If you already use an Android phone, the DP-X1's pages will be familiar to you. Unlike some players with their own customized Android-based interfaces that can limit their functionality, the DP-X1 is open to whatever you want to add. Within the DP-X1's settings, you have a myriad of options for general operation and music settings. Under music settings, you can choose which form of amplification you wish to use (ACG or BT) and adjust the EQ functions, including five presets and an 11-band, user-selectable EQ.
The DP-X1 has three gain levels, but the differences between level settings aren't so great that you can't use "low" with low-sensitivity headphones. The DP-X1 also supports Bluetooth headphones or other playback devices via aptX. Once the player and device are paired, you can send an audio stream to any compatible BT device. Some adjustments, such as the upsampling, digital filters, and DSD upsampling conversion options, are found within the Onkyo music player app via a drop-down menu. While its controls are not as convoluted as some players, some of the DP-X1's more arcane controls are not intuitive in function or location.
The DP-X1 has above average battery life at 16 hours using 96/24 FLAC files and a single-ended headphone connection. Populating the DP-X1 with music was as simple as connecting it to my MacPro's USB 3.0 input. Onkyo has its own file transfer app called X-DAP Link, which you can download from the company's site; however, I used another app called Android File Transfer to move files into the DP-X1.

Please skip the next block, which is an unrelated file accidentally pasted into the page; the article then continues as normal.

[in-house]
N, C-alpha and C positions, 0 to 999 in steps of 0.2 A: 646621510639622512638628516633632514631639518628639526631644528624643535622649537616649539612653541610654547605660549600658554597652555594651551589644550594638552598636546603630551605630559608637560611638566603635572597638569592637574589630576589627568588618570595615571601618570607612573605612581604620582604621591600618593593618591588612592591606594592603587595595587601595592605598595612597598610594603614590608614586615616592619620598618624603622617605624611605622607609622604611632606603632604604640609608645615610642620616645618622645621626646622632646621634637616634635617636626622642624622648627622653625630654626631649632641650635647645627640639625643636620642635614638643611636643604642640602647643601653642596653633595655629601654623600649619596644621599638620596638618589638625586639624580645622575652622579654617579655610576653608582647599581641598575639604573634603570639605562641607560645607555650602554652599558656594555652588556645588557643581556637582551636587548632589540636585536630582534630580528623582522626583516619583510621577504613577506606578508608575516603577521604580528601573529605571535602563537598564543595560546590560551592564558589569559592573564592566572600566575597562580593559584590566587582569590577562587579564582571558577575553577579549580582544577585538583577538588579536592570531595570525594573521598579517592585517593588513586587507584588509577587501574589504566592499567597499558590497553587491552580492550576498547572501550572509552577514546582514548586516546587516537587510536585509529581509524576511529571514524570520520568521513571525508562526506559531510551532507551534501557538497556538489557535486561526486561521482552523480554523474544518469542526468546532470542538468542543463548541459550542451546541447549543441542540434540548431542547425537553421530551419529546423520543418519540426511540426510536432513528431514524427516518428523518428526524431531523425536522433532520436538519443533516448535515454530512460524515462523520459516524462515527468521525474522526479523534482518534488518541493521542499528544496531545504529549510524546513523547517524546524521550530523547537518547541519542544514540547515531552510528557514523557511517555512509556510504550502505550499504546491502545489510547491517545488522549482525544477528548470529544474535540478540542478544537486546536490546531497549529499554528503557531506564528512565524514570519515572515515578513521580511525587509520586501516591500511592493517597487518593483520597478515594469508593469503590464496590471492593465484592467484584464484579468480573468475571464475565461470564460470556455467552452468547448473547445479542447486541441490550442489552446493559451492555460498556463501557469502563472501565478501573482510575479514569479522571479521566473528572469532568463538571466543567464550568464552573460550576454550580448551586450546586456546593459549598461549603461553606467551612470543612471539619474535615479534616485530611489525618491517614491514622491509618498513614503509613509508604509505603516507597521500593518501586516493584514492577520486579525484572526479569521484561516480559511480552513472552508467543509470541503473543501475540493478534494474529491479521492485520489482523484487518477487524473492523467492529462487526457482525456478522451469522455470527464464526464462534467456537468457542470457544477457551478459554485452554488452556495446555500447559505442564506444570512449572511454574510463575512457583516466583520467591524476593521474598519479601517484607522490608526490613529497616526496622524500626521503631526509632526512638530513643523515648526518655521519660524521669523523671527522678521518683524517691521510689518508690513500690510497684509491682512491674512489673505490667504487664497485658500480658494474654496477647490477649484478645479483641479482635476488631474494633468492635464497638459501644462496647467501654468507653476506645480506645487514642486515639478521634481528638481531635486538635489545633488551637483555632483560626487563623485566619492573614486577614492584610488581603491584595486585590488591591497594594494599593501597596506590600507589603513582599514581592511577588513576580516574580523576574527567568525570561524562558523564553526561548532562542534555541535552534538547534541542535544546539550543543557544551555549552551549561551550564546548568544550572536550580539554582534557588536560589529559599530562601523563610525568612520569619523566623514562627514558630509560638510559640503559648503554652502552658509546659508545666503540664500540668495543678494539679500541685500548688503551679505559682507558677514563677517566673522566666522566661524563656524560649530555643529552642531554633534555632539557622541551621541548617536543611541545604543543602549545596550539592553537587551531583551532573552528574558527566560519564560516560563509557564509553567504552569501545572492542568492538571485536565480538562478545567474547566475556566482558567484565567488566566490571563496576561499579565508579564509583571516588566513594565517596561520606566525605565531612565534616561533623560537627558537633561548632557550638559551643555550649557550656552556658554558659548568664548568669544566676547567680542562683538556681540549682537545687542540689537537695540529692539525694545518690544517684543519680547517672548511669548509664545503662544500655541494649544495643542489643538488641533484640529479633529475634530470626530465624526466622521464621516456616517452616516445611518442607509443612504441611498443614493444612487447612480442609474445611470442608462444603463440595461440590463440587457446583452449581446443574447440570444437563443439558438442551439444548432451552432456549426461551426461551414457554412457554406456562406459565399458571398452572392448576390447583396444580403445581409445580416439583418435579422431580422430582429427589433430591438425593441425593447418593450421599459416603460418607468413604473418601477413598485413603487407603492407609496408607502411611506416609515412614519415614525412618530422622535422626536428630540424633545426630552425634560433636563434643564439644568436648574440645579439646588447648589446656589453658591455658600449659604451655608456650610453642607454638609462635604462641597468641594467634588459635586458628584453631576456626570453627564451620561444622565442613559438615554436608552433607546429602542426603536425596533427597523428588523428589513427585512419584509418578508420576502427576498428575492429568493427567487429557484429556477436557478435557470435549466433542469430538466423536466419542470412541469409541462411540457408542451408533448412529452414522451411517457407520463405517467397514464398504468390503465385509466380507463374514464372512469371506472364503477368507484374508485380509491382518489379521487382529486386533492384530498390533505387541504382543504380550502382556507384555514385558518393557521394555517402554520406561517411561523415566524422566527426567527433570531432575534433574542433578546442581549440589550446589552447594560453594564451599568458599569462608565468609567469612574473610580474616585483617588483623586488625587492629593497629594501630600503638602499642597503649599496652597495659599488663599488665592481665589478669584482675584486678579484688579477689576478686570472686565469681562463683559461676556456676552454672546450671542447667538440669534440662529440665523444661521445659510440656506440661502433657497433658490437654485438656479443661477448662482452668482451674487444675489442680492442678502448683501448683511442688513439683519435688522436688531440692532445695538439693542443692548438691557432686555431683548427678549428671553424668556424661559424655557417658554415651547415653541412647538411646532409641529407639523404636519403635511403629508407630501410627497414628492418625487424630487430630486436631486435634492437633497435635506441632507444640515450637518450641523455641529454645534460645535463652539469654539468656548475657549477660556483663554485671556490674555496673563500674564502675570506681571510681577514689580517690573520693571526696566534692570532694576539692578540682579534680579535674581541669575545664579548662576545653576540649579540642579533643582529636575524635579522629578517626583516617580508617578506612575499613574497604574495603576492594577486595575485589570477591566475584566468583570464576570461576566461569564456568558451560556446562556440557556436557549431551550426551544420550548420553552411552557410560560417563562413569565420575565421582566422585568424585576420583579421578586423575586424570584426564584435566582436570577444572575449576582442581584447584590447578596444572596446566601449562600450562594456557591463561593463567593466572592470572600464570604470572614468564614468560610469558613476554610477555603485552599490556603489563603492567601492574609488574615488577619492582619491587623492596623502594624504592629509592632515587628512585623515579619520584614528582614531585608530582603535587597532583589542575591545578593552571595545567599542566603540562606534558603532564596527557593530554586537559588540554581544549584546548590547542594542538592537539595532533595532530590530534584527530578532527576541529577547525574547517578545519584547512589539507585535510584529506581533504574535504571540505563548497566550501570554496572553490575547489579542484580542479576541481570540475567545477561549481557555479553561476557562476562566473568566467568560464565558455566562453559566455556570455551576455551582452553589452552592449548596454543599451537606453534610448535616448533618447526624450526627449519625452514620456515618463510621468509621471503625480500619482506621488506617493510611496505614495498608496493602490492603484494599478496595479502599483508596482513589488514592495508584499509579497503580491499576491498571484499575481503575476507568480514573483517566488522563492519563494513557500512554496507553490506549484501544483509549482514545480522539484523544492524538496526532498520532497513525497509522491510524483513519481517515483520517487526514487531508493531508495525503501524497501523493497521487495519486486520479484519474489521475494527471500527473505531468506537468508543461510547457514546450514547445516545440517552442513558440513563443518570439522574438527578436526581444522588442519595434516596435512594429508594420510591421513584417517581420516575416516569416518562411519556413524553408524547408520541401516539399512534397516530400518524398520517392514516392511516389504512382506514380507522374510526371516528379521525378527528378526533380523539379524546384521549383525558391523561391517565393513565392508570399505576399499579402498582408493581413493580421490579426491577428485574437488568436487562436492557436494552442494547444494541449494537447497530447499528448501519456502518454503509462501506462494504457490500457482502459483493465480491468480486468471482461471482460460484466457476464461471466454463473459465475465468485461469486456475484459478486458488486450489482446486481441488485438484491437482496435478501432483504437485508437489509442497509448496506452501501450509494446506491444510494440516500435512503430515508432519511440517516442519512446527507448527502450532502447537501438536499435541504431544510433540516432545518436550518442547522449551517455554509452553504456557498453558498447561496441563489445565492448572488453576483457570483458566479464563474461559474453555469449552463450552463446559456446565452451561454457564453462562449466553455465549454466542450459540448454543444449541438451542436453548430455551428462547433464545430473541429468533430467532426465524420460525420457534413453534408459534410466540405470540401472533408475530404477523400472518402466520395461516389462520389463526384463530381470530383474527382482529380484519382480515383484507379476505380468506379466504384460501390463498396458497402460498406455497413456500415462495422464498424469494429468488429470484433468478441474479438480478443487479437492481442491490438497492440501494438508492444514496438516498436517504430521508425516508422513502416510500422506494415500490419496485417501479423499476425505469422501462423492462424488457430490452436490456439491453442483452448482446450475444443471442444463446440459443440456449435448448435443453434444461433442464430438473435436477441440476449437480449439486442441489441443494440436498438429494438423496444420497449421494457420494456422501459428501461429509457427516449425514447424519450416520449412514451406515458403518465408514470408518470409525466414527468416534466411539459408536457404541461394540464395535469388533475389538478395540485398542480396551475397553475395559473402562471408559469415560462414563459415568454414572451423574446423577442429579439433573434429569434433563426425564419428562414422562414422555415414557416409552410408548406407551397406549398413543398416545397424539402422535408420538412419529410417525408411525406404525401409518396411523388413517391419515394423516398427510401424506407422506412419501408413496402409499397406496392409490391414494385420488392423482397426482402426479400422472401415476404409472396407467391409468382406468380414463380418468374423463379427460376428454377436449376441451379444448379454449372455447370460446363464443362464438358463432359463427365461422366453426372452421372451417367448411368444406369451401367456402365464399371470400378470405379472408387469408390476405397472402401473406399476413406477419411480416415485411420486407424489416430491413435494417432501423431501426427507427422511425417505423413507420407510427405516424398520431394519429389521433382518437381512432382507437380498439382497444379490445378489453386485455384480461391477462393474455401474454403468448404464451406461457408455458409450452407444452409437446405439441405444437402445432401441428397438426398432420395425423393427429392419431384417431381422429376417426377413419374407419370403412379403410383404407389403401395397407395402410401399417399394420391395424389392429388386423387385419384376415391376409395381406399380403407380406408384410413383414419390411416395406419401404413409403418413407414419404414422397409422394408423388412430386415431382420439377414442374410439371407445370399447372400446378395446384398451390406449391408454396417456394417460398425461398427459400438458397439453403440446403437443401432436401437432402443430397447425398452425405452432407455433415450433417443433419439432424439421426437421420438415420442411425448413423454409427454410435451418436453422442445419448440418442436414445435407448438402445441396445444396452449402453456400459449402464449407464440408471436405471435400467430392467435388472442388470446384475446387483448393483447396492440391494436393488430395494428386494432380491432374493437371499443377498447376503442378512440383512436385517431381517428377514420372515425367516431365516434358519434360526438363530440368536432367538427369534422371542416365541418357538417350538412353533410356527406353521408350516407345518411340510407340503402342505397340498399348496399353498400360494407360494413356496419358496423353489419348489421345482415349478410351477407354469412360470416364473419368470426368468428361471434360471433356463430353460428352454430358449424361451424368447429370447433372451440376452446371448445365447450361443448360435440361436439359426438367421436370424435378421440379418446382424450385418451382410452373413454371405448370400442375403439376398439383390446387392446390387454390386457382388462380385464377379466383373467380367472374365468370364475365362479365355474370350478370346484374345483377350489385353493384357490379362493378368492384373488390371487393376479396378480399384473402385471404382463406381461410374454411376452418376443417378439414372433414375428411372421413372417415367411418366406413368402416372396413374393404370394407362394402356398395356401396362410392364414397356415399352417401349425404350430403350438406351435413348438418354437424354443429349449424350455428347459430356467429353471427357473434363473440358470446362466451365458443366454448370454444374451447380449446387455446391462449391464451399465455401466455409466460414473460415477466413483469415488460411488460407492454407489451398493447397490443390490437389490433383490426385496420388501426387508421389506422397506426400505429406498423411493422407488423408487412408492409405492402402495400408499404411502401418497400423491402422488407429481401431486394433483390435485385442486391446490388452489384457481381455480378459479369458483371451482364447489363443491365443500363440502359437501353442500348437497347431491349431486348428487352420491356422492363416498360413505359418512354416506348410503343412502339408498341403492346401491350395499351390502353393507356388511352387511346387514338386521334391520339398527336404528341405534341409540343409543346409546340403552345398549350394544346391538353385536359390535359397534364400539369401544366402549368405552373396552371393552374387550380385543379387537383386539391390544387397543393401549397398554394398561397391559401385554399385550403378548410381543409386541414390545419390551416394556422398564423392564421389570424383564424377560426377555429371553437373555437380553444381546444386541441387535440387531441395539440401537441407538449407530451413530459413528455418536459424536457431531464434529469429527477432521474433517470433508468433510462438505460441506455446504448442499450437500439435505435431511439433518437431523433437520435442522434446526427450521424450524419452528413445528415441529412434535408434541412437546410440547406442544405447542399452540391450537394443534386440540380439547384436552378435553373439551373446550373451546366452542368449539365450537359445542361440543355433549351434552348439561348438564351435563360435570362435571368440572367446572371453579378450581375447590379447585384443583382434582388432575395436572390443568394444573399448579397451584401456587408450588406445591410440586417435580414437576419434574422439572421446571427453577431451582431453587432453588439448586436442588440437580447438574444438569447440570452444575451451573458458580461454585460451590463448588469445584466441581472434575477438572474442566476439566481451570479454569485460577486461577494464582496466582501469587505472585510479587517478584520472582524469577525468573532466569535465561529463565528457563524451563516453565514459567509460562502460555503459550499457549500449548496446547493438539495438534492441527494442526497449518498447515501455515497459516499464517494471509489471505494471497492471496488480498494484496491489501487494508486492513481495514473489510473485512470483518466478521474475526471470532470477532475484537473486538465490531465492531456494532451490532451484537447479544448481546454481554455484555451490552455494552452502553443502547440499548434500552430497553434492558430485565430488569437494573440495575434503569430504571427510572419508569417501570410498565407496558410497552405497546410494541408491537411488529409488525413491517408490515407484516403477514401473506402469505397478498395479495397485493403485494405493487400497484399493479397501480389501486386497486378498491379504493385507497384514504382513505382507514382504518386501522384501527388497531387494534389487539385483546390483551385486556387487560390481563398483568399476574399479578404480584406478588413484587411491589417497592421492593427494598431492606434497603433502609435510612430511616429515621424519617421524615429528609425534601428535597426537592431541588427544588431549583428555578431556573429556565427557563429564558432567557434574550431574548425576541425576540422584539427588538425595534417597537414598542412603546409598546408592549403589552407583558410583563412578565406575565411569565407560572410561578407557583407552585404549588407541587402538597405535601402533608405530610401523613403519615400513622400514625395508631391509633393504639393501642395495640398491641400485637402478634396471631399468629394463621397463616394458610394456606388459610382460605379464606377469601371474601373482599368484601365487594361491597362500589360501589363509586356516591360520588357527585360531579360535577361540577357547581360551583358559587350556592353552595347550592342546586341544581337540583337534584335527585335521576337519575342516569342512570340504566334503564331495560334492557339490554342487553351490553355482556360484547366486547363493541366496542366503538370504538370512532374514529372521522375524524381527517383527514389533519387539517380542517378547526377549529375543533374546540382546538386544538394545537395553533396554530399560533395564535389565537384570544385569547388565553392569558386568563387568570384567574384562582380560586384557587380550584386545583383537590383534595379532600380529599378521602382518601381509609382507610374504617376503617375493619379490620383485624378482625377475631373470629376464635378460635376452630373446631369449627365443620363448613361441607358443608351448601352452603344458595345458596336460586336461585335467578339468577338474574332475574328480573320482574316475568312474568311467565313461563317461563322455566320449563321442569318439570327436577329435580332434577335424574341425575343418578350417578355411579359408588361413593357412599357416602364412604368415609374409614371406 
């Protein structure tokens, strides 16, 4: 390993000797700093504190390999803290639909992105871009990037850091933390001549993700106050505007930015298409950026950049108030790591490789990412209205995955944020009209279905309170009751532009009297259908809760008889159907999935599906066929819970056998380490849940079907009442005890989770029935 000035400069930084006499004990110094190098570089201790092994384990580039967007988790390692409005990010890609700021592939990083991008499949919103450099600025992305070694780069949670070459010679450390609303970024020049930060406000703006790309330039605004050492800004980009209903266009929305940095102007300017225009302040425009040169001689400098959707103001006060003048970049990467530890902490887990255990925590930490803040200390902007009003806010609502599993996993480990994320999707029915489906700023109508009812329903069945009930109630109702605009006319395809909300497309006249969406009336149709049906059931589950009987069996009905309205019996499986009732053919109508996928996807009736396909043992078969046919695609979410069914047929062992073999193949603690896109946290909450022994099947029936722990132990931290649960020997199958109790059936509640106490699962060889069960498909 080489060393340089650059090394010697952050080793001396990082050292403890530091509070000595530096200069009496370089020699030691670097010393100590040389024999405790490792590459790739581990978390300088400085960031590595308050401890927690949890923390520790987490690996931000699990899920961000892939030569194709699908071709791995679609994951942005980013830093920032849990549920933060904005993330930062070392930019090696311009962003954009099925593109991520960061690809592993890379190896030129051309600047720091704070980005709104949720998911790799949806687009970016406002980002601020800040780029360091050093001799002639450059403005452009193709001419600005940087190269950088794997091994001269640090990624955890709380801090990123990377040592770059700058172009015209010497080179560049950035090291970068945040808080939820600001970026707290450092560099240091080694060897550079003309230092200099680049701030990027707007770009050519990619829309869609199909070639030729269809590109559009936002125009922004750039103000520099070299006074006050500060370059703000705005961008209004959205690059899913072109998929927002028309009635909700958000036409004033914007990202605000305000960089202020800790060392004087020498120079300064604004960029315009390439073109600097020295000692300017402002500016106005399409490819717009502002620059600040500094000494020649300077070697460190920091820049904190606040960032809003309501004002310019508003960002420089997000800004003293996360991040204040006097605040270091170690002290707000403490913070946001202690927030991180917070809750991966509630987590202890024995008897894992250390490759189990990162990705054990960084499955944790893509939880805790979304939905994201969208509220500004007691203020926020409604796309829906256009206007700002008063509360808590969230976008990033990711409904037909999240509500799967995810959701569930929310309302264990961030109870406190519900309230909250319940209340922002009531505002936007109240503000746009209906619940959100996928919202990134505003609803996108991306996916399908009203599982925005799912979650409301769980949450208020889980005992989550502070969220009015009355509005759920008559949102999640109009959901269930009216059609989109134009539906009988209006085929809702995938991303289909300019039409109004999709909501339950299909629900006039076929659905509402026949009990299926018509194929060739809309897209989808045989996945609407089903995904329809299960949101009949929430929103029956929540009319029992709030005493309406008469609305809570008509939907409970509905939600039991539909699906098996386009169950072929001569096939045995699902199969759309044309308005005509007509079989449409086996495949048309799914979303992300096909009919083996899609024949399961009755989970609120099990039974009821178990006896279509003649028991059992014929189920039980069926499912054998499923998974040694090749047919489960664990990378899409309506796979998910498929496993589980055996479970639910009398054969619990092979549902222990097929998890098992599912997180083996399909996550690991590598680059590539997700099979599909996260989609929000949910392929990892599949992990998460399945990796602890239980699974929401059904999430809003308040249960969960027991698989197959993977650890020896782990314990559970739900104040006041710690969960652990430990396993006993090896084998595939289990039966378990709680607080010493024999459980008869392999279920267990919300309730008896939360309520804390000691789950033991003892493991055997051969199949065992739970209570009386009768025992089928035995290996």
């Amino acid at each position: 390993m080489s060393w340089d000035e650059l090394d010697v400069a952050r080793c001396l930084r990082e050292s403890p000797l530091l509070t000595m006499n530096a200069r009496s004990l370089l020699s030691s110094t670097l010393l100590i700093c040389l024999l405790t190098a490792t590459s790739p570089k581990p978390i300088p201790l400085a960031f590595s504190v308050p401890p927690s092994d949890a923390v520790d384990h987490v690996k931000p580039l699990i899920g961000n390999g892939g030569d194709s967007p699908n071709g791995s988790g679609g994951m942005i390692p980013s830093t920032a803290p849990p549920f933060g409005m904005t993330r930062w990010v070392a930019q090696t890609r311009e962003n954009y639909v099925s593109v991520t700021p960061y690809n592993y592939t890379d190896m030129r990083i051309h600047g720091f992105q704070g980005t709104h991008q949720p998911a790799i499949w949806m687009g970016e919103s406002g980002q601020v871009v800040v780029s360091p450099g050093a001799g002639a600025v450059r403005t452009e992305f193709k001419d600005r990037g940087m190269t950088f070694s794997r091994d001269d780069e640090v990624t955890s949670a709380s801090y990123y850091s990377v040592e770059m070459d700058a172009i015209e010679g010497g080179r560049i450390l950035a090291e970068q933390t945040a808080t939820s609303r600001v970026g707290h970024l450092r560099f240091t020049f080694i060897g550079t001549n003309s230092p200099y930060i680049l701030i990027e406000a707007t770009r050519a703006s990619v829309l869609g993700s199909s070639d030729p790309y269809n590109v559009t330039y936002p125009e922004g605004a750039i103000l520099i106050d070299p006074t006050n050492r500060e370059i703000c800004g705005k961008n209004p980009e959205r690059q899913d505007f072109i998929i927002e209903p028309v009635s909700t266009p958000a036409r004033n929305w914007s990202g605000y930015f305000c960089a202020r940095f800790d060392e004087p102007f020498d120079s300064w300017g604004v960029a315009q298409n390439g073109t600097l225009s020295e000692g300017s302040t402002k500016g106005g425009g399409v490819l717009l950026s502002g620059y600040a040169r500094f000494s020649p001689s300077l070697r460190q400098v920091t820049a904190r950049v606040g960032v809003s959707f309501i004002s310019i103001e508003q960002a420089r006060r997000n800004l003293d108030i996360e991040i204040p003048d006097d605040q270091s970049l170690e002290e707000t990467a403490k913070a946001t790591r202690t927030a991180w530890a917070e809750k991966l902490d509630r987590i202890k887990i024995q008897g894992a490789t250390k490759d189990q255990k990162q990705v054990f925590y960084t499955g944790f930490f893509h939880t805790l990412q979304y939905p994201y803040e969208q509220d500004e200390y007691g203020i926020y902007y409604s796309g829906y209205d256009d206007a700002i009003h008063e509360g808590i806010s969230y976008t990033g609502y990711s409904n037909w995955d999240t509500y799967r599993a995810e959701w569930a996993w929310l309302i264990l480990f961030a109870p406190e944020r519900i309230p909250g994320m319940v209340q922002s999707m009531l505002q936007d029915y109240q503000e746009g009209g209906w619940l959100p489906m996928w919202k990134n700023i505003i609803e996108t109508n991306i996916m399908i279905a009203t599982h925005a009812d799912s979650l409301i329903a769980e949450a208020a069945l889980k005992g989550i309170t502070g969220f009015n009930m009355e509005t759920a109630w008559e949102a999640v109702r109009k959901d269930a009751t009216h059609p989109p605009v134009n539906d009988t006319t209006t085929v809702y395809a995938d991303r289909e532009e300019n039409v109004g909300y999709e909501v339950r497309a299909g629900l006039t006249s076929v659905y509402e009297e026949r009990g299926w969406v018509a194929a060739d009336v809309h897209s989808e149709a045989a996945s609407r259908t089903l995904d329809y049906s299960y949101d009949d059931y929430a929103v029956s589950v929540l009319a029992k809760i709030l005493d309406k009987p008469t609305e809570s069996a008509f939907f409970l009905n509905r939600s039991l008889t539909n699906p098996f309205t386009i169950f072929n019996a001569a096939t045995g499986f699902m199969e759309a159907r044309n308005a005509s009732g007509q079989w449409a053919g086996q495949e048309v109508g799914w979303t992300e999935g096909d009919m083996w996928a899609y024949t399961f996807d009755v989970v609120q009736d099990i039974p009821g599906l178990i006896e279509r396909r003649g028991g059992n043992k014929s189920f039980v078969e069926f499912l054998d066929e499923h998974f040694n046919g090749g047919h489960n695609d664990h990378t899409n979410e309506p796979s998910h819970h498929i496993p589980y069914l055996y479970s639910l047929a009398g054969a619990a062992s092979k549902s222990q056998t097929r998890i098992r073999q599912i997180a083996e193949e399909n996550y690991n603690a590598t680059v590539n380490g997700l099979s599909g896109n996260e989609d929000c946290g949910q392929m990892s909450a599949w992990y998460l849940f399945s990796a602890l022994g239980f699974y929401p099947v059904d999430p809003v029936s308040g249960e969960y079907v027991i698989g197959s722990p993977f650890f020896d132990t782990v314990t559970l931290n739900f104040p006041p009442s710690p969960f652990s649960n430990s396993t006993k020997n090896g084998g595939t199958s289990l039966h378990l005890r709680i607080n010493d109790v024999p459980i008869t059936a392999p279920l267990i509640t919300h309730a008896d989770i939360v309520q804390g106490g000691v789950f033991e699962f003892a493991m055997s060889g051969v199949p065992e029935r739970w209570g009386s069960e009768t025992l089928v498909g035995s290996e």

The DP-X1 can also be used as a "source device" to connect to other USB DACs. You will need a special cable to accomplish this, but Cables to Go (among other sites) has what you will need to make the connection. Once connected you have a multitude of options to send files to an external DAC, including upsampling and different DOP file protocols.
I used a wide variety of headphones with the DP-X1--from hyper-efficient in-ears like the Westone W-60 to the most power-hungry full-sized cans, such as the Beyer Dynamic DT-990 600-ohm version. Even in single-ended mode, the DP-X1 had no trouble driving the DT-990s (with a single-ended connection) to satisfying levels, and with the efficient ones the low-gain modes delivered sound without hiss or hum.
Near the end of the review period, I set up a test to compare the Onkyo DP-X1 against the Astell & Kern AK240. After listening to several of my own recordings via both players, I was forced to conclude that, at least with the three earphones I used (the Ultimate Ears RR, Jerry Harvey Laylas, and Empire Ears Zeus), I could not identify any differences between the two players when they were both playing back my own DSD 5.6 recordings.